Bryan Cave’s previous whitepaper analyzing data privacy and security class action litigation trends followed the practice cited by other researchers who have analyzed trends in data-related class action complaints of using Westlaw’s “Pleadings” database. See, e.g., Sasha Romanosky, et. al., Empirical Analysis of Data Breach Litigation, 11 J. Empirical Legal Stud. 74, at 82 (2014) (concluding that Westlaw Pleadings coverage should not create a significant selection bias). This quarter, however, we expanded the universe of cases to include those identified in either the Westlaw Pleadings database or the Westlaw Dockets database. The latter source significantly expanded the quantity of complaints identified for the quarter. In light of the additional source of complaints, comparisons of the total volume of complaints filed in Q4 with those identified in Q1-Q3 (which involved searches of only Westlaw Pleadings) may not be appropriate. While this report does include relative comparisons between quarters, those comparisons may also be subject to selection biases.
Complaints included within the data analyzed by this report were identified within the Westlaw Pleadings and Dockets library as containing the phrase “class action,” derivations of the phrases “personal information” or “personal data,” and either the term “breach,” “privacy,” or “security.” Searches were also run to identify any class action complaints filed during the period that specifically referenced the Telephone Consumer Protection Act (“TCPA”), the Children’s Online Privacy Protection Act (“COPPA”), the Controlling the Assault of Non-Solicited Pornography and Marketing Act (“CAN-SPAM”), the Health Insurance Portability and Accountability Act (“HIPPA”), the Video Privacy Protection Act (“VPPA”), the Fair Credit Reporting Act (“FCRA”), the Electronic Communications Privacy Act (“ECPA”), and point-of-sale (“POS”) statutes, including the Song Beverly Credit Card Act. These cases were then reviewed for relevanceand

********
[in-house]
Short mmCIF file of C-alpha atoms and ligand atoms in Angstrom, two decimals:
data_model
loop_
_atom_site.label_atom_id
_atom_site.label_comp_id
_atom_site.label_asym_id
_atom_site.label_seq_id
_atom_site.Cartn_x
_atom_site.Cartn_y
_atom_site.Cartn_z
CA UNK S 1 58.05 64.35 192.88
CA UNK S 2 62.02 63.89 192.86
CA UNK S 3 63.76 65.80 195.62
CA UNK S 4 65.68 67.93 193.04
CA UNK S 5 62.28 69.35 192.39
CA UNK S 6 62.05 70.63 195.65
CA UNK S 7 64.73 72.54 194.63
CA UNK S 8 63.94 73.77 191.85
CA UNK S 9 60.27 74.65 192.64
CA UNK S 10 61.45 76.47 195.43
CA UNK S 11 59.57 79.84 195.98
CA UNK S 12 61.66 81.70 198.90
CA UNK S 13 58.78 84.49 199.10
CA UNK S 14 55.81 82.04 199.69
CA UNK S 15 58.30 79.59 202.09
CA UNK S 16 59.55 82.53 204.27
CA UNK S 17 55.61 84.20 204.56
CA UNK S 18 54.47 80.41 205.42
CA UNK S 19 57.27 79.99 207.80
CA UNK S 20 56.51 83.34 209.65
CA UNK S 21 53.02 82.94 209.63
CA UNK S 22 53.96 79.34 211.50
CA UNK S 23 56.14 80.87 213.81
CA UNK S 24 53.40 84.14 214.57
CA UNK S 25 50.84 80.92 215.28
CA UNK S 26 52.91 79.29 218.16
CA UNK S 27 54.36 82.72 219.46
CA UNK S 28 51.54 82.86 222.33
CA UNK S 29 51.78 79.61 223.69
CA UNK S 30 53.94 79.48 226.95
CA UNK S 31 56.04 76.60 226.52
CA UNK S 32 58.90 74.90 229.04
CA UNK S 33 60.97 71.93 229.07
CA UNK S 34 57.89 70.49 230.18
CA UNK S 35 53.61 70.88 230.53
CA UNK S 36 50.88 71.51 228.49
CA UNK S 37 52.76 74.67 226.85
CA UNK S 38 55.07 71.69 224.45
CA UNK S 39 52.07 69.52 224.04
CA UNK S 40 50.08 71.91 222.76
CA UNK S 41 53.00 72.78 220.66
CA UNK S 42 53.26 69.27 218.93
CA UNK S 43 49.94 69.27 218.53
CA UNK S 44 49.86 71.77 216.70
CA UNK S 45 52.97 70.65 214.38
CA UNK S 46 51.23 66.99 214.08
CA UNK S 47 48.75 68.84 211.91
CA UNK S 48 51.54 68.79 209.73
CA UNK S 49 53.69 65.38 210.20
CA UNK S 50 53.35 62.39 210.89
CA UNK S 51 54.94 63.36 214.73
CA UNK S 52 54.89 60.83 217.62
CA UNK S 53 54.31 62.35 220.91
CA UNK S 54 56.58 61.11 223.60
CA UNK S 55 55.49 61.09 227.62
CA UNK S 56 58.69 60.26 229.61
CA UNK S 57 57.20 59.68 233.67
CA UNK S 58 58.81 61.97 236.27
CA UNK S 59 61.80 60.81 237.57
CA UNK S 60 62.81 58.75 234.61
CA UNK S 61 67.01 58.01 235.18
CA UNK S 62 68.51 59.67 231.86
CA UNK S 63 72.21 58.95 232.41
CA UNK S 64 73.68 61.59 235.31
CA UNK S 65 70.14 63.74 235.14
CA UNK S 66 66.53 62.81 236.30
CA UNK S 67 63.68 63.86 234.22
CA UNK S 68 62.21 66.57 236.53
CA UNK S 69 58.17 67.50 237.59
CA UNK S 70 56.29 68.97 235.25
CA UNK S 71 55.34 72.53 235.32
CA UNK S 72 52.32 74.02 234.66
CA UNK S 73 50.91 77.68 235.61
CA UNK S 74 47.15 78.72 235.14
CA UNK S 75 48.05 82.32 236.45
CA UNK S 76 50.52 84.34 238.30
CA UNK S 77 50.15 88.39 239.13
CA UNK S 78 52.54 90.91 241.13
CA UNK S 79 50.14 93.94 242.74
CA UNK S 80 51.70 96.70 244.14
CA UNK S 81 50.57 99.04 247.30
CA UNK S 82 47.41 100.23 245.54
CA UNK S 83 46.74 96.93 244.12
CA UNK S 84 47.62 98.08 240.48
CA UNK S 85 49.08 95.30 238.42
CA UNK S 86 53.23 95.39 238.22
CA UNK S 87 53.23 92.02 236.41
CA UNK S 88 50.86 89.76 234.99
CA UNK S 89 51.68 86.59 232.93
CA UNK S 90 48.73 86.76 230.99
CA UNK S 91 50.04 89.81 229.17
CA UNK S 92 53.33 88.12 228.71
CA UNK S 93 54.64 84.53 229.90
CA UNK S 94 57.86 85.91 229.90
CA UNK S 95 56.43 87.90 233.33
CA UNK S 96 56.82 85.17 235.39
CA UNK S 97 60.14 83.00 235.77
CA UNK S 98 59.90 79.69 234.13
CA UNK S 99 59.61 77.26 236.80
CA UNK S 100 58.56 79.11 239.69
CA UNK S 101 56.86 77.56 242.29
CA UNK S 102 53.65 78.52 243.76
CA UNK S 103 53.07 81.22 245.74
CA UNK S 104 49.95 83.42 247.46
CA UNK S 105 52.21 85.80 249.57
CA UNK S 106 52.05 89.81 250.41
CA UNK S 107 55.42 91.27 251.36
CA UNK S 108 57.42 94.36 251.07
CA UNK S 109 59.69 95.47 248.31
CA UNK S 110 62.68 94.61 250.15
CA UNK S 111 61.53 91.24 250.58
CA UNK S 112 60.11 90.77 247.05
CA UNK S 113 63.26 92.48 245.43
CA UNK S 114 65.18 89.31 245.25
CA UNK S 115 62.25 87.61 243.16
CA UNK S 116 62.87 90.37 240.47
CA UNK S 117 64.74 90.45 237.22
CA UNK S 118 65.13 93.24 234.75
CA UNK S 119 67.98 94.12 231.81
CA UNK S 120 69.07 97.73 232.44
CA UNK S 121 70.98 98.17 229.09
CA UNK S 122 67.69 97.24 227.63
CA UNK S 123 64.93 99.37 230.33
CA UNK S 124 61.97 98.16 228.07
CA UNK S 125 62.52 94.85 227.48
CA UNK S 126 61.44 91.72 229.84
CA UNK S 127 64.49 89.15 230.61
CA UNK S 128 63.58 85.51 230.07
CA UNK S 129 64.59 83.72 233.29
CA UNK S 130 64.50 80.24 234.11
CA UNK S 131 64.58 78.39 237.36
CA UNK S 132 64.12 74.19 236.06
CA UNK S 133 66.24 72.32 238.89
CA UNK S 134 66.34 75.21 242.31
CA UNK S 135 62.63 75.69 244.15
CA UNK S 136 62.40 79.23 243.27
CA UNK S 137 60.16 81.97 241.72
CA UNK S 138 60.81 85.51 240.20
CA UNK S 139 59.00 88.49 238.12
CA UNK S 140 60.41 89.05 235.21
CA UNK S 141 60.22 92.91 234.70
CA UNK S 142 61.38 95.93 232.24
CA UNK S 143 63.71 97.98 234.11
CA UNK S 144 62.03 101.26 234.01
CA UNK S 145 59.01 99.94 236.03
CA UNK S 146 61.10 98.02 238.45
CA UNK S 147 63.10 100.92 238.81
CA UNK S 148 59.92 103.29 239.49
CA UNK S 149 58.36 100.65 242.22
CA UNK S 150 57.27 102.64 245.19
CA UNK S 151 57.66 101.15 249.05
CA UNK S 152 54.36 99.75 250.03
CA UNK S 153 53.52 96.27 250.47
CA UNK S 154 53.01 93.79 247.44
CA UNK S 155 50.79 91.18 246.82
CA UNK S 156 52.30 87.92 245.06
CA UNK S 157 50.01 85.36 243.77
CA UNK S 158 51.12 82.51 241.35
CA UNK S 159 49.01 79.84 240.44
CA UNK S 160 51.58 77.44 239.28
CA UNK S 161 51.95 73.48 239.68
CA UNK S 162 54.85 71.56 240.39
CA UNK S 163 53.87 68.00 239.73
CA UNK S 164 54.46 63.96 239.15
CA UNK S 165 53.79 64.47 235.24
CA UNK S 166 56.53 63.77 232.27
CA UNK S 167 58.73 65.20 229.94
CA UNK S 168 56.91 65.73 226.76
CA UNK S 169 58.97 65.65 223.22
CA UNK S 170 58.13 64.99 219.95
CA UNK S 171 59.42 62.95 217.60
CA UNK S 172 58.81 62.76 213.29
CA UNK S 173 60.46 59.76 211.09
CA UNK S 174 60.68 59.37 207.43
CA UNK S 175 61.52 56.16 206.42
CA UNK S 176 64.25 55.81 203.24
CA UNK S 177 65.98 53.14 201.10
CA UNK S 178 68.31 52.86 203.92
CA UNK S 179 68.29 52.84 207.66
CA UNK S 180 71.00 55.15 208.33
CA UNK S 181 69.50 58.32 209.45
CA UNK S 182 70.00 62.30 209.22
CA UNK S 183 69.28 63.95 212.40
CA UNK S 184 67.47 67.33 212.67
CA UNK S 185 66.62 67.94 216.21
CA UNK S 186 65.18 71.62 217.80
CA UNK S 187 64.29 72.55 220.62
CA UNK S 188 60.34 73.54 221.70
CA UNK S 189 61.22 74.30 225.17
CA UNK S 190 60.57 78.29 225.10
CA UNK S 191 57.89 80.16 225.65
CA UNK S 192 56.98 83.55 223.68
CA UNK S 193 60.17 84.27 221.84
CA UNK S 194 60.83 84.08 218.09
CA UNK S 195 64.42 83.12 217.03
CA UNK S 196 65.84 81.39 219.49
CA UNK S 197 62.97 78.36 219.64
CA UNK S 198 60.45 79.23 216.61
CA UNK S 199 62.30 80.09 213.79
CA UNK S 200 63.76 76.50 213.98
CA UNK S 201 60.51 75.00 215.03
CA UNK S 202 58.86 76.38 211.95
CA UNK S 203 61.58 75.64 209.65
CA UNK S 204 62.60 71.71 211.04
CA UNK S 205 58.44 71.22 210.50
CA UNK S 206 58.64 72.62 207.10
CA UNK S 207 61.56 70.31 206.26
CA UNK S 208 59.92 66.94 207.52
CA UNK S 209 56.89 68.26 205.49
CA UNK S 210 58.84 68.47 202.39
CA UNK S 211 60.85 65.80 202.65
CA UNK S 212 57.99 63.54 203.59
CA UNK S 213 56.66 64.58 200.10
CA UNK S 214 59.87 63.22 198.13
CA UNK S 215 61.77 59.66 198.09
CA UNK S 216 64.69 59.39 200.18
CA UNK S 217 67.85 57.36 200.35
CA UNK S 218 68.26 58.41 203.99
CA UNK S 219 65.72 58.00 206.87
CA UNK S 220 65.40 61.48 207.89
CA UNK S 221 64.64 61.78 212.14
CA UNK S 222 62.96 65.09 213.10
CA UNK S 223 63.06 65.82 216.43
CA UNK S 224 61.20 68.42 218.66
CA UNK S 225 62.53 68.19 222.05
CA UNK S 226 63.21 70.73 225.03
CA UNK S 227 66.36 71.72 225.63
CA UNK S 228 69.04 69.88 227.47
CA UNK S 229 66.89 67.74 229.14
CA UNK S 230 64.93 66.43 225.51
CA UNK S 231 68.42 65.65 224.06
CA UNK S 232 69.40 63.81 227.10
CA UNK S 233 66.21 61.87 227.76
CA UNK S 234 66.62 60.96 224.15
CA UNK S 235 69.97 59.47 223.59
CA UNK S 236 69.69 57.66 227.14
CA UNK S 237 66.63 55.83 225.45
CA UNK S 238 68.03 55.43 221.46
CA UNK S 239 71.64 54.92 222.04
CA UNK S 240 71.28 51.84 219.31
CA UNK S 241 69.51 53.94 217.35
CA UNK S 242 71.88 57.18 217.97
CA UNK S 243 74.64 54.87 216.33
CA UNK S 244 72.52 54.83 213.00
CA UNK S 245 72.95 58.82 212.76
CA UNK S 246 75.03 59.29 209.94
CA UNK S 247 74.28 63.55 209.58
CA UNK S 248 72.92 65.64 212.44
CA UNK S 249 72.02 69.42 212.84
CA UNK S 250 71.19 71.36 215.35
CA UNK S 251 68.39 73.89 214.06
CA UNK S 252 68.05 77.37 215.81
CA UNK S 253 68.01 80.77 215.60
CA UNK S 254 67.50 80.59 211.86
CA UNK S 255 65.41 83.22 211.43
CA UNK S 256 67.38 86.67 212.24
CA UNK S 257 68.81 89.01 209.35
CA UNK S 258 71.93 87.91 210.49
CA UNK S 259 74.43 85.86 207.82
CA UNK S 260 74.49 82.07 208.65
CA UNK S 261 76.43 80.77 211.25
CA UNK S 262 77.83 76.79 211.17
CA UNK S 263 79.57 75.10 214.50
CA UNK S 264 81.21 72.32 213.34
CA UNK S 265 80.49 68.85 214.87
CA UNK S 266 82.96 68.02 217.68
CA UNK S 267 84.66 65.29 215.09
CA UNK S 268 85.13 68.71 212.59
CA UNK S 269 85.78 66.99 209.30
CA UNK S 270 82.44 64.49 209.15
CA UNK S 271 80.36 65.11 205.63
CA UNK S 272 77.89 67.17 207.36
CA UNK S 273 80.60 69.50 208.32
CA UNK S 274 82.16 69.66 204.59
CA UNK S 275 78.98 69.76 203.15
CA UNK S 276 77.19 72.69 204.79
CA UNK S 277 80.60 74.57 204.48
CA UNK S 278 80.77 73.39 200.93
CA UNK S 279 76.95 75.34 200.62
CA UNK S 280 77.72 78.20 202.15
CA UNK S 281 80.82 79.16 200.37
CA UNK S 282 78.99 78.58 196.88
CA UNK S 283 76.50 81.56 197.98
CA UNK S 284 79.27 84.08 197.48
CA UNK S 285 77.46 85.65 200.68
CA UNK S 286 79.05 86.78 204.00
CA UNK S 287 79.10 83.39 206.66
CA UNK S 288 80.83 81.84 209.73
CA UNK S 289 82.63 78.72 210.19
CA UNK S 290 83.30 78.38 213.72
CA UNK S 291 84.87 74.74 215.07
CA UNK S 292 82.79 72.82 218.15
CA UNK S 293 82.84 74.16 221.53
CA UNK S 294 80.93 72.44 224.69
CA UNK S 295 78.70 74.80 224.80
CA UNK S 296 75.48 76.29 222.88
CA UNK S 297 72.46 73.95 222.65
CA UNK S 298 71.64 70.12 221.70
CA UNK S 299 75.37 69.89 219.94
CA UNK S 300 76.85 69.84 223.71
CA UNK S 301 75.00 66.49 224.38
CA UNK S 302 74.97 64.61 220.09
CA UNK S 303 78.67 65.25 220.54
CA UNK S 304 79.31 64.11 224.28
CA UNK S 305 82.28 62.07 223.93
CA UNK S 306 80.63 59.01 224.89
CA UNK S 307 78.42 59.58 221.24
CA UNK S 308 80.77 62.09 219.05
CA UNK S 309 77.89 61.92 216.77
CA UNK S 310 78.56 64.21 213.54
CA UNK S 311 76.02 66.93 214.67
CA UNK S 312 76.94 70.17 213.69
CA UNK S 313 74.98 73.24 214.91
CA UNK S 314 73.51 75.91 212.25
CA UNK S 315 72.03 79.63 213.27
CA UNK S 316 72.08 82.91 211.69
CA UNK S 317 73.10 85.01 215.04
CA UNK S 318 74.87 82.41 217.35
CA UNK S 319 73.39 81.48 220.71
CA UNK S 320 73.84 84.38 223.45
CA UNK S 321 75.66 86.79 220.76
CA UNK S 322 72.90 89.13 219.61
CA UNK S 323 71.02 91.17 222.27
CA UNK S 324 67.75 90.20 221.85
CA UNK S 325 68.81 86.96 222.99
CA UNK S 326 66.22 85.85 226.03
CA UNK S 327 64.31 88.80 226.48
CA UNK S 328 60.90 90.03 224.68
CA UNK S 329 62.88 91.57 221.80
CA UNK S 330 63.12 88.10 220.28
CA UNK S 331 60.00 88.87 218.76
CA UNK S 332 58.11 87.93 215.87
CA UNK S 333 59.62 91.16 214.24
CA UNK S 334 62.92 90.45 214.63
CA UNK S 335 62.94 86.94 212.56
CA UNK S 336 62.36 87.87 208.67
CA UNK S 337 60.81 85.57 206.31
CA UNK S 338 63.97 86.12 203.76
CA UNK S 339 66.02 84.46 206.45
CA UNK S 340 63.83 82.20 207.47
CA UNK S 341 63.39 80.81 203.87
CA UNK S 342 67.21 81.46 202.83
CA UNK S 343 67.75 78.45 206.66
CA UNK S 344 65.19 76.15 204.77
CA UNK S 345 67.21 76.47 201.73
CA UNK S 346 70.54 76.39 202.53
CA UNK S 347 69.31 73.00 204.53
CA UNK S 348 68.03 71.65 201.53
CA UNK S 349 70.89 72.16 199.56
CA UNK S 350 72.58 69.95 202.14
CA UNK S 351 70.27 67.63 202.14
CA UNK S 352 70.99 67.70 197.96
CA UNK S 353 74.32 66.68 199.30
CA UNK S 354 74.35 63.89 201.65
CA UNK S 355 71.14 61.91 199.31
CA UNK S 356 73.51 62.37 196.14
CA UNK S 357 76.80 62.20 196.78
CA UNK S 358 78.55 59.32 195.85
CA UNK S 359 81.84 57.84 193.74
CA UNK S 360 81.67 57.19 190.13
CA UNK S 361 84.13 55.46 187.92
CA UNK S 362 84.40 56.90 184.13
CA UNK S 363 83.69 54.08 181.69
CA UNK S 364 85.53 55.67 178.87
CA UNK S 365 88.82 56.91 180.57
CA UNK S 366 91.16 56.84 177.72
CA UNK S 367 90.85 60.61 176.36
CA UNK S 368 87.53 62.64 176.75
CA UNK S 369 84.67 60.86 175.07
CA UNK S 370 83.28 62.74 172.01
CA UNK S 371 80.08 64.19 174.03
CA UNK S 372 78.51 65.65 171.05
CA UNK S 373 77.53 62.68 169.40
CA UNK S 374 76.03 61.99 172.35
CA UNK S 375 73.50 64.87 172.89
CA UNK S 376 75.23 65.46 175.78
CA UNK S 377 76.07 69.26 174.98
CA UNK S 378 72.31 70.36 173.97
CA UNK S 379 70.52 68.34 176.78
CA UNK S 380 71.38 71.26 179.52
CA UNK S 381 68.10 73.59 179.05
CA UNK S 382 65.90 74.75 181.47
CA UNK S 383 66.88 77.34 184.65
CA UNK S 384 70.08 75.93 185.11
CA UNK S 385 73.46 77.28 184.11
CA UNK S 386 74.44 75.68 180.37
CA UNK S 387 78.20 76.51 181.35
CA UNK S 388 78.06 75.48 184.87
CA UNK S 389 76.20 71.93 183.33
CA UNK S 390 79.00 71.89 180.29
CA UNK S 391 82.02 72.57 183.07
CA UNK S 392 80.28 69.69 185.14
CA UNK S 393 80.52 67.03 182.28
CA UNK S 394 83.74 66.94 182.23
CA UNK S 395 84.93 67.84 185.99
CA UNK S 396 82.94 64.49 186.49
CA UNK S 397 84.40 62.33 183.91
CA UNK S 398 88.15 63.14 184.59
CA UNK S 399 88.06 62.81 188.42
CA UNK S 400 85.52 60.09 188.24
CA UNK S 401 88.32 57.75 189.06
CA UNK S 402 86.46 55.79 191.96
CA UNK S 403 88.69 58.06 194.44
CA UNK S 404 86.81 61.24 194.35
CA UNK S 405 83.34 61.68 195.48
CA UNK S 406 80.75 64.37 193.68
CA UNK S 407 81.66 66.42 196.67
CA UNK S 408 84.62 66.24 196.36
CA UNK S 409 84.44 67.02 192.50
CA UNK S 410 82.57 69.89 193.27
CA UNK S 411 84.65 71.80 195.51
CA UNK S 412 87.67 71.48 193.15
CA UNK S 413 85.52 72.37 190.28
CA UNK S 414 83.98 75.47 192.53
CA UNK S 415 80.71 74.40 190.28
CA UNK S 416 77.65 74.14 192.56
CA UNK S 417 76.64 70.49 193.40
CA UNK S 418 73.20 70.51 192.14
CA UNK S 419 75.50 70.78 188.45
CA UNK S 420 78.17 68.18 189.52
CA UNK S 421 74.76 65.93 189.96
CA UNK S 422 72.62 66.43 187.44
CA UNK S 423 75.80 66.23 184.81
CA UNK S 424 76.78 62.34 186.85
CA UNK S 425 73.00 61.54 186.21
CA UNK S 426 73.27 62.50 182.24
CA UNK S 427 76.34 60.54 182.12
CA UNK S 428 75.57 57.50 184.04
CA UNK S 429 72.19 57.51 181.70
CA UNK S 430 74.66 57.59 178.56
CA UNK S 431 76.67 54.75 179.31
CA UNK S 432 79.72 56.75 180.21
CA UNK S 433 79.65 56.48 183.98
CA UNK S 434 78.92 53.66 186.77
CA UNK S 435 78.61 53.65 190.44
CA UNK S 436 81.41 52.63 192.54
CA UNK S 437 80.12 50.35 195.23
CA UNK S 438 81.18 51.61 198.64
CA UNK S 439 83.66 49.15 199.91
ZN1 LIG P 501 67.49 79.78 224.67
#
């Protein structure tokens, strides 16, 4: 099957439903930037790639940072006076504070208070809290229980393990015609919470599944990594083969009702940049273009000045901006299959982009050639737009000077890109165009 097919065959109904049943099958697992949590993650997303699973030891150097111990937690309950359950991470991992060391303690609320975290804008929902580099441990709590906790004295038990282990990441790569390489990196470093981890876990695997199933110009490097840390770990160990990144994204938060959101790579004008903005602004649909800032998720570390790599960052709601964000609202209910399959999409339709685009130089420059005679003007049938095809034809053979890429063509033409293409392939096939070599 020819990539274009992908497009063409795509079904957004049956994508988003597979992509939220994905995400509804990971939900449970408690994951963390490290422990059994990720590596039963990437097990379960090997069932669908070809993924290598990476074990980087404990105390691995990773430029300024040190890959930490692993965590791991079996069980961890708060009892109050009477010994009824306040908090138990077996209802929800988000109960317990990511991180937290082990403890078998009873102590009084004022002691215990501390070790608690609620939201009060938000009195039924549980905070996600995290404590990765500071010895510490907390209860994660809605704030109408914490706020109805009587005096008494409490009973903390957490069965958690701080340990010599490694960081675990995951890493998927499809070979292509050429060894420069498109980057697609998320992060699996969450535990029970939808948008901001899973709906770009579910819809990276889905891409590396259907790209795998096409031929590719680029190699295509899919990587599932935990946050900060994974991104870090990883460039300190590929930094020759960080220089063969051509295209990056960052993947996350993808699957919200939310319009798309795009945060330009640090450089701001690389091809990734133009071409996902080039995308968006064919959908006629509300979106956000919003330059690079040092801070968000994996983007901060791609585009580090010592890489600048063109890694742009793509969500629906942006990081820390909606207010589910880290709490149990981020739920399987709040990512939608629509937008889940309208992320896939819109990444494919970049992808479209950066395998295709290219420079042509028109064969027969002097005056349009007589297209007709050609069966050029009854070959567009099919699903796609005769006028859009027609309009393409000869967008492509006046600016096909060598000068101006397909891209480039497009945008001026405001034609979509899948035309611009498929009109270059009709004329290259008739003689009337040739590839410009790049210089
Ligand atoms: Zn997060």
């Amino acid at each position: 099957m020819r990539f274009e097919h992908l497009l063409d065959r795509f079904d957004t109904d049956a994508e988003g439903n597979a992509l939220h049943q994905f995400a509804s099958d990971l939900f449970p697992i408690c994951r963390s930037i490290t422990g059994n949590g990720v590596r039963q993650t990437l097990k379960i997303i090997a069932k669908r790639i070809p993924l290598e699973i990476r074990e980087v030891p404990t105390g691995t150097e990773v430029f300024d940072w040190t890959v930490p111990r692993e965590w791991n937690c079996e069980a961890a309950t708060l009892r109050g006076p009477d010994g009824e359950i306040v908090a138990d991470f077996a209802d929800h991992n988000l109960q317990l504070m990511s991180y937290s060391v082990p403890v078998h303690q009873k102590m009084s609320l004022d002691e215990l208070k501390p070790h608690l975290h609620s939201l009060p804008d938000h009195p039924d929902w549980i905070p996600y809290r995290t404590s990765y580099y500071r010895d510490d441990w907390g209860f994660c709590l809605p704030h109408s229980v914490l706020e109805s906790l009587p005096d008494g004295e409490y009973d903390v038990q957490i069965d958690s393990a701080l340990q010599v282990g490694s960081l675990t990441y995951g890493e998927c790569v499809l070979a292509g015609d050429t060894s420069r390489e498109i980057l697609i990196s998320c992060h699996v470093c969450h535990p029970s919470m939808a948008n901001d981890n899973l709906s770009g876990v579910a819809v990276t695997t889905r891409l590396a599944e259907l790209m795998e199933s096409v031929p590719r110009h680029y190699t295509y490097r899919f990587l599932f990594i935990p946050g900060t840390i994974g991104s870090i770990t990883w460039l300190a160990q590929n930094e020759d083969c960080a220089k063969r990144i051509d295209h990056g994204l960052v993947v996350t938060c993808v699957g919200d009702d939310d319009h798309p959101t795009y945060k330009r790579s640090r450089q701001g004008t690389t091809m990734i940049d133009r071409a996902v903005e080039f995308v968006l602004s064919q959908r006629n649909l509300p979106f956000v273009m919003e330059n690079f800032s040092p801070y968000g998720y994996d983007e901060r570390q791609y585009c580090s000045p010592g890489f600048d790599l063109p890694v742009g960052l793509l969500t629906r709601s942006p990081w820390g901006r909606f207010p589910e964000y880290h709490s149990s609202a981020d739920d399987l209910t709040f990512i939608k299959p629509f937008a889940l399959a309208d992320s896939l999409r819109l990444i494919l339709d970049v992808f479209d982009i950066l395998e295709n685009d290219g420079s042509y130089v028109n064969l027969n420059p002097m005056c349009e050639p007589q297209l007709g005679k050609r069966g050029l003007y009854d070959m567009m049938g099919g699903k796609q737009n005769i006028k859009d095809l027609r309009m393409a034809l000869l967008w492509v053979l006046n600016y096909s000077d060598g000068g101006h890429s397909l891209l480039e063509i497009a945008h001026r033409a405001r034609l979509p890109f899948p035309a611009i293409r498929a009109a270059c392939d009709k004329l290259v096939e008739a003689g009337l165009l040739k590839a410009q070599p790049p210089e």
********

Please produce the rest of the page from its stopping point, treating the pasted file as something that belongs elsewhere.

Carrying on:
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complaints alleging suit against government entities were excluded. As stated above, this report covers those complaints filed in the fourth quarter of 2013.
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ABOUT THE AUTHORS
Shahin Rothermel is a member of the firm’s
antitrust, competition, and consumer protection
group and routinely assists clients with data security
and data privacy issues.
Bryan Cave LLP
David Zetoony is the leader of the firm’s
consumer protection group. David’s practice
focuses on advertising, data privacy, and data
Bryan Cave LLP
Bryan Cave LLP
Bryan Cave is a leading international law firm with offices in 24 cities and 12 countries. The firm
routinely defends clients in private litigation and regulatory enforcement actions, and provides advice and
counseling concerning legal compliance.
In addition to providing analysis based upon years of experience, Bryan Cave analyzes data in order to
identify legal trends and leading indicators of legal risk.
If you would like to receive future consumer protection informational publications automatically, please
contact David.Zetoony@bryancave.com. Any questions or comments concerning this report, or
requests for permission to quote, or reuse it, should be addressed to the authors above.